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Update on Houston Suit Brought After Failed Breast Implant Surgery

In October I discussed a medical malpractice suit brought against a plastic surgeon and surgical clinic practicing in the Clear Lake area of Houston.


The patient claims that she underwent bilateral breast augmentation mammoplasty (i.e. breast implants) at the doctor’s surgery center.  Following the procedure she began to suffer pain, chills, swelling and drainage. Her suit claims that, on four separate occasions, she brought her post-op complications to the attention of the office staff, but that “she never spoke with or was seen by the doctor or anyone who had medical training”.  As a result, she claims, the infection became severe and abscessed, which necessitated the emergency removal of the implants by another physician, at a cost of over $26,000.


My belief was that the doctor would argue that infection is a common, and in some cases unavoidable, post-operative surgical event, and that the mere fact of an infection does not establish evidence.  But the patient’s response would be that it is not the infection she suing over, but the alleged neglect in recognizing and treating it.


The patient has recently disclosed her expert witnesses in the case.  Texas medical malpractice suits are driven completely by expert witnesses.  If a patient files a suit, her claim will be dismissed if she fails, within 120 days of filing of the suit, to serve a report from a qualified expert, establishing that the doctor/hospital was negligent and that the acts of negligence led to the damages the patient is claiming. If the report is not filed the court can order dismissal of the case and require the patient to reimburse the doctor/hospital their attorneys’ fees.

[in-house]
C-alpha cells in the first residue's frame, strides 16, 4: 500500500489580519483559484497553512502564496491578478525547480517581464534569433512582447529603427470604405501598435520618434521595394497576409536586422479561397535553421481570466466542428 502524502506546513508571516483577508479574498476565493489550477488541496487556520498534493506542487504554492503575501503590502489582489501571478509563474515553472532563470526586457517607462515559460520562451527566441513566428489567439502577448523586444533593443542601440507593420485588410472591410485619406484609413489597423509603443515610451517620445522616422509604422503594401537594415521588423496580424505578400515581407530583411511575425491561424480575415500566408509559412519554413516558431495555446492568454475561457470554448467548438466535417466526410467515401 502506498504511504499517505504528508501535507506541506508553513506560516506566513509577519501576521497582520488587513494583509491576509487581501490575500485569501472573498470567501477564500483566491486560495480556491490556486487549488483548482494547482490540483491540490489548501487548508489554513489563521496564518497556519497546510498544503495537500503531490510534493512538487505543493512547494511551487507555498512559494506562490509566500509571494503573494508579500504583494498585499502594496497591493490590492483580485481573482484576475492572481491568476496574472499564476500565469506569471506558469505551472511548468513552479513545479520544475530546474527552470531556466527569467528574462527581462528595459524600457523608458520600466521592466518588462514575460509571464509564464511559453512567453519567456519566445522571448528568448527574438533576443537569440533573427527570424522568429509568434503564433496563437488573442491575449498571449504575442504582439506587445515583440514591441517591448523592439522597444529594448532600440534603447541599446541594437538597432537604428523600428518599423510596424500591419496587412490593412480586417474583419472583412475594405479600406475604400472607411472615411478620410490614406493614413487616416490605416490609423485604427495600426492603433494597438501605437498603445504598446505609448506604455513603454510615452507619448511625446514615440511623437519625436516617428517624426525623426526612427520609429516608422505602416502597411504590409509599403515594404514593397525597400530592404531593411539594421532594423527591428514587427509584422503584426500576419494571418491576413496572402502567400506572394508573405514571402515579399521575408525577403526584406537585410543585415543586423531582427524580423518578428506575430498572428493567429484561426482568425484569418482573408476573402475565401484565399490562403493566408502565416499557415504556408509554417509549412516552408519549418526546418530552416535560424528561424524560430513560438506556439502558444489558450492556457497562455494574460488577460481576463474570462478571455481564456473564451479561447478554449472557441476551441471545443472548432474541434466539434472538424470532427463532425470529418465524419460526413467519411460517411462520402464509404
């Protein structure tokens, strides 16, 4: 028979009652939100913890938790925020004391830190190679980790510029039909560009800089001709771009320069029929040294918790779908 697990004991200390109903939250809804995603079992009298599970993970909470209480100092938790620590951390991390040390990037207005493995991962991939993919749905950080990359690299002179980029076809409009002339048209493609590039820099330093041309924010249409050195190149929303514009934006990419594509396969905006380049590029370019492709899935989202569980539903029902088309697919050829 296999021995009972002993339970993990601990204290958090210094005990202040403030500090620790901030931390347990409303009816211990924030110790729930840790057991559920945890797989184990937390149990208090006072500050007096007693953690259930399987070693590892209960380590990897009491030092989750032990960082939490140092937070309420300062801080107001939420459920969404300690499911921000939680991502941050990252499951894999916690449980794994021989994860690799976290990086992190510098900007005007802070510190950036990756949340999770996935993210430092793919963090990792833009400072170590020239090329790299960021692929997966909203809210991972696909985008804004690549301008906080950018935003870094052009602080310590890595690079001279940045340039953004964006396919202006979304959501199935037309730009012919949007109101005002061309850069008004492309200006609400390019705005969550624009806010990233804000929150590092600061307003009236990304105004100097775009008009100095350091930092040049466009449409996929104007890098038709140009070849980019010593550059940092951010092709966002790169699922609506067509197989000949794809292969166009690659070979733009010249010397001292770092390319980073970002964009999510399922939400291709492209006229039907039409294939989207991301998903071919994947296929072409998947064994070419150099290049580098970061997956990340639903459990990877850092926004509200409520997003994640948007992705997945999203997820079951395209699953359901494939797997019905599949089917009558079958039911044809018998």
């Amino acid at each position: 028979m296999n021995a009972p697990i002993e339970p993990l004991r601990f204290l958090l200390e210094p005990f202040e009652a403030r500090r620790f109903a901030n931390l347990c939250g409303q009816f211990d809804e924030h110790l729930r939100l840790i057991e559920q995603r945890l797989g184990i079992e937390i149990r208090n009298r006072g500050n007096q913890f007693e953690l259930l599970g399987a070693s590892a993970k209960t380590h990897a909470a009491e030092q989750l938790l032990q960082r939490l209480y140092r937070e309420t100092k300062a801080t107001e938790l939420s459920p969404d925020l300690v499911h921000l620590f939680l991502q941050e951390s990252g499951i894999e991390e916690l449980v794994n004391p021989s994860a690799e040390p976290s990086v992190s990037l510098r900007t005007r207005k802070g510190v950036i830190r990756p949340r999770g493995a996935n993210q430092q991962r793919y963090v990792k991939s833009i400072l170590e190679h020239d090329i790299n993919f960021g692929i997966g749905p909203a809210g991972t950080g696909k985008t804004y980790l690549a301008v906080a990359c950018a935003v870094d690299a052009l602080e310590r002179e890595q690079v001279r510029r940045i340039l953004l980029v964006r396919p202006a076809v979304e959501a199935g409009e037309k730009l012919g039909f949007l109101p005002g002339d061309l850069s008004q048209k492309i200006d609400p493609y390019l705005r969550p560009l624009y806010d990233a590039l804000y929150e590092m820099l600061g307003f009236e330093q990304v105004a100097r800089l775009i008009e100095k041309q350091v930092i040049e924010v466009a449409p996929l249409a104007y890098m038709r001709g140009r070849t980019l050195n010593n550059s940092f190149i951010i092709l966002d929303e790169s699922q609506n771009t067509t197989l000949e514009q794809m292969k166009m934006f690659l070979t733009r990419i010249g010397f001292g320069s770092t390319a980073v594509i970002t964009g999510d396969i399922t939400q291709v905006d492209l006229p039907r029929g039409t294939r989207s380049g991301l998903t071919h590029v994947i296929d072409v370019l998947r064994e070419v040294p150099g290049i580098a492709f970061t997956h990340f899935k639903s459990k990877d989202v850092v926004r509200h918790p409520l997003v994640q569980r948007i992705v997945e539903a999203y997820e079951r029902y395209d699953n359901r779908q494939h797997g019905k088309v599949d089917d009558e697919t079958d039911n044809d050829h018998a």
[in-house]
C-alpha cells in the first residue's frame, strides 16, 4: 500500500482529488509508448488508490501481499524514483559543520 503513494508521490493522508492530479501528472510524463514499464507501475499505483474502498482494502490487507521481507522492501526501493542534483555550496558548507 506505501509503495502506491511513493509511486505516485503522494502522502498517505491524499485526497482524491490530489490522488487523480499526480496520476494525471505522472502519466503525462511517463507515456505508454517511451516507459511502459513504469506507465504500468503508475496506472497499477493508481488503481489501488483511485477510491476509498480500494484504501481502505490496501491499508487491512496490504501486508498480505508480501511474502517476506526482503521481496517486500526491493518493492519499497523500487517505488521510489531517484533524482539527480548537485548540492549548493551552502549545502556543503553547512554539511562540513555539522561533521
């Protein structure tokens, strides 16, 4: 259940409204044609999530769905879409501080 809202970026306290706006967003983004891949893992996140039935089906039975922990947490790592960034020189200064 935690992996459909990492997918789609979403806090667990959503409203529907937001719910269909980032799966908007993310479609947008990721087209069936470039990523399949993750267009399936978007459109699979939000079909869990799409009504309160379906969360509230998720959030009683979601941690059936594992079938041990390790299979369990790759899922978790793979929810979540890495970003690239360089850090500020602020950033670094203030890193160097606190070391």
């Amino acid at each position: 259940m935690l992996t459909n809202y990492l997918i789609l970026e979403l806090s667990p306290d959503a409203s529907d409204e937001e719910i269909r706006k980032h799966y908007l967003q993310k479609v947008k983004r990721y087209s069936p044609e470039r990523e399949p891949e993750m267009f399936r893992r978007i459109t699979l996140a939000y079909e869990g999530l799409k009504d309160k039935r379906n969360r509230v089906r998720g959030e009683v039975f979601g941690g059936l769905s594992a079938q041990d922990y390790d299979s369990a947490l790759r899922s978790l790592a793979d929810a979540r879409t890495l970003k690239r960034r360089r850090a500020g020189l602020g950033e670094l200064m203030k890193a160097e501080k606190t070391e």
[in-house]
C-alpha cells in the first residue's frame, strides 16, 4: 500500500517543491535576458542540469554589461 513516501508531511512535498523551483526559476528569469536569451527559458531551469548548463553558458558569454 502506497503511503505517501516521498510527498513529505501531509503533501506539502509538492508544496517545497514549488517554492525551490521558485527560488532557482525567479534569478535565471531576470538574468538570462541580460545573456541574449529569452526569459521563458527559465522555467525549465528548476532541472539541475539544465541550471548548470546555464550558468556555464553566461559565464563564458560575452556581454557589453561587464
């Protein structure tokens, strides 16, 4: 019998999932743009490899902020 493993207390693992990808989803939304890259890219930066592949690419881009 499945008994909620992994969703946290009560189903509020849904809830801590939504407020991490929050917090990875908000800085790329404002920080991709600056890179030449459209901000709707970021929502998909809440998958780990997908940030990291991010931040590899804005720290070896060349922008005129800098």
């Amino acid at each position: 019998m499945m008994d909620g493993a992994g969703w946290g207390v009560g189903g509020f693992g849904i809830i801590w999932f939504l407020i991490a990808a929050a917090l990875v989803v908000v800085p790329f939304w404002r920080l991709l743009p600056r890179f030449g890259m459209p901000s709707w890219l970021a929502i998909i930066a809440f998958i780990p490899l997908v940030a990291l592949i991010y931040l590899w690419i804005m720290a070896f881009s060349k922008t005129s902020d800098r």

The idea is that this requirement discourages the filing of frivolous medical malpractice claims.  And there is a great deal of logic to the proposition that if a patient can’t find a doctor to support her claims, the claim shouldn’t go to court.


Unfortunately, a cottage industry has developed from doctors who, for a fee, will be happy to write a report supporting whatever theory of malpractice the patient’s lawyer wants her to. But a good defense lawyer can typically pick these doctors apart, arguing that they are nothing but “hired guns”.


In the Clear Lake malpractice suit, however, the patient has found an extremely competent and credentialed physician to support her case. He appears to be a professor of plastic surgery at the Johns Hopkins School of Medicine. This doctor believes that the defendants in the suit were negligent for the following reasons:

1.  He believes that an appropriately licensed medical professional, such as a physician, physician’s assistant or nurse should have evaluated the patient post-operatively, especially when she had herself raised a question of post-op complications;

2.  The patient’s treatment was delayed because a sulfa-containing antibiotic was prescribed, when it was clearly documented in the doctor’s records that the patient was allergic to sulfa.


The doctor has already retained an expert to counter this physician, but his opinions have not yet been disclosed.


WRITTEN BY

THE LAW OFFICE OF PHIL GRIFFIS



Phil Griffis obtained his first jury verdict in 1990, when he convinced a jury that a customer’s fall at his client’s store did not cause the customer’s aspiration pneumonia and stroke. In the years since he has continued to win in courtrooms across the State of Texas.

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